Sure, there were moments when things weren’t “perfect,” but I chose not to dwell on those times. Plus, the enjoyable family time we had far outweighed the problems. I officially go back to work on Monday, so I still have a few days left of my break. I did have to take some naps in the middle of the day due to my medication, however; but, overall, it was a really good week.

Years ago, I attended a teaching conference in Seattle. The highlight of that weekend was visiting the cemetery where Bruce Lee and his son, Brandon, are buried. I went there as an excited tourist, snapping photos of the beautiful headstones, but I left in a much more somber mood after reading the inscription etched on Brandon’s grave:

Because we don’t know when we will die, we get to think of life as an inexhaustible well. Yet everything happens a certain number of times, and a very small number, really. How many more times will you remember a certain afternoon of your childhood, some afternoon that’s so deeply a part of your being that you can’t even conceive of your life without it? Perhaps four or five times more. Perhaps not even that. How many times will you watch the full moon rise? Perhaps twenty. And yet it all seems limitless.

So, even if you’re going through a lot and there appears to be no light at the end of the tunnel, count your blessings. Savor every moment with loved ones. Find things that put a smile on your face. Because, in life, unexpected things happen.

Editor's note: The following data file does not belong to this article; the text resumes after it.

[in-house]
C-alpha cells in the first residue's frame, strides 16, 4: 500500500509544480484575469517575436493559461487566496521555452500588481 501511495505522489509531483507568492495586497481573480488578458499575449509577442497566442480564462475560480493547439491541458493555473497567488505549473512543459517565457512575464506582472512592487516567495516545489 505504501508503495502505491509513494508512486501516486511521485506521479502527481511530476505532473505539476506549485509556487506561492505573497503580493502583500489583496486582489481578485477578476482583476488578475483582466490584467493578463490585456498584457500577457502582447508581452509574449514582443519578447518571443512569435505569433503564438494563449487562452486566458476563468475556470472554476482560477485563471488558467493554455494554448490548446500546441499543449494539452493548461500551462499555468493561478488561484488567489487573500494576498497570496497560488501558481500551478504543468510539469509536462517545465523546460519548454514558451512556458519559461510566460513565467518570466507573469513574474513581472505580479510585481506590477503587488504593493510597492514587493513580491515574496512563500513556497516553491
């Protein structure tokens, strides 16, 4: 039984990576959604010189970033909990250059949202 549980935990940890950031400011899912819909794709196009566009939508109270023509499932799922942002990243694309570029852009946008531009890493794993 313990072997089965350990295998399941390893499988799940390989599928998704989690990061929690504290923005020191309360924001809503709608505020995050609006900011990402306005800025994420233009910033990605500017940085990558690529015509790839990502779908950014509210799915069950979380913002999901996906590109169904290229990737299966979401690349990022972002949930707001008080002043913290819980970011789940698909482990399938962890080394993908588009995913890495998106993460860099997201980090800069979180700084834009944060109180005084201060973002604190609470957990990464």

~t


The Thorn in My Side

Credit: Carl Heinrich Bloch

Things have been pretty difficult for me lately. I made the mistake of going off my medication because it was making me too groggy to perform my job. At first I felt like, “Wow. I’m doing all right! I’m glad I got rid of those blasted pills.” However, weeks later, my mood began spiraling downward: I no longer desired to interact with colleagues and students (which is unacceptable since I am a teacher), and the time I was spending with my wife and kids was starting to suffer.

In a panic, I resumed the normal dosage after being off the meds for so long — a big mistake. Needless to say, it’s been a rough couple of weeks.

As a way to cope with all this, I felt the need to share some things with you.

I believe that God put it on my heart to begin this blog. Before I post anything, I pray about it and let the draft sit for a few hours just to make sure that it meets my/God’s standards. I have messed up a few times, though. For instance, I thought by posting censored images of pornography that I would, in essence, be smacking people in the head with a wooden staff, waking them up to how degrading and inhumane porn is to the women who are displayed — and to women in general.